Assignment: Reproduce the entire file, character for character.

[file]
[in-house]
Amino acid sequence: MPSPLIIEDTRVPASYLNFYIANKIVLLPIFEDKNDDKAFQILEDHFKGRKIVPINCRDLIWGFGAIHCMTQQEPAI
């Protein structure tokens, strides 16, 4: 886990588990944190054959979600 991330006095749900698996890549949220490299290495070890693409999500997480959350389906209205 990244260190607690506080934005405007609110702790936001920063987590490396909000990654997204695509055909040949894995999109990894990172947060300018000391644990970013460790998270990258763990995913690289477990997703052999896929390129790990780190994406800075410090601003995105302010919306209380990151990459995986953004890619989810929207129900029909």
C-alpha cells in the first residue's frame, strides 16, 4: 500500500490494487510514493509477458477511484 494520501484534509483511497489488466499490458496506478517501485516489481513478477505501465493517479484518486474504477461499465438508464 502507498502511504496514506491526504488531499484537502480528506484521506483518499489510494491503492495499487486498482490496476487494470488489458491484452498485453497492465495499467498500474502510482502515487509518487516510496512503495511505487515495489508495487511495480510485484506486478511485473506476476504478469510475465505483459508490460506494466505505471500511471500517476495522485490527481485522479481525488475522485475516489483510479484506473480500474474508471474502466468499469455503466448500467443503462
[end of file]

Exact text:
[in-house]
Amino acid sequence: MPSPLIIEDTRVPASYLNFYIANKIVLLPIFEDKNDDKAFQILEDHFKGRKIVPINCRDLIWGFGAIHCMTQQEPAI
């Protein structure tokens, strides 16, 4: 886990588990944190054959979600 991330006095749900698996890549949220490299290495070890693409999500997480959350389906209205 990244260190607690506080934005405007609110702790936001920063987590490396909000990654997204695509055909040949894995999109990894990172947060300018000391644990970013460790998270990258763990995913690289477990997703052999896929390129790990780190994406800075410090601003995105302010919306209380990151990459995986953004890619989810929207129900029909």
C-alpha cells in the first residue's frame, strides 16, 4: 500500500490494487510514493509477458477511484 494520501484534509483511497489488466499490458496506478517501485516489481513478477505501465493517479484518486474504477461499465438508464 502507498502511504496514506491526504488531499484537502480528506484521506483518499489510494491503492495499487486498482490496476487494470488489458491484452498485453497492465495499467498500474502510482502515487509518487516510496512503495511505487515495489508495487511495480510485484506486478511485473506476476504478469510475465505483459508490460506494466505505471500511471500517476495522485490527481485522479481525488475522485475516489483510479484506473480500474474508471474502466468499469455503466448500467443503462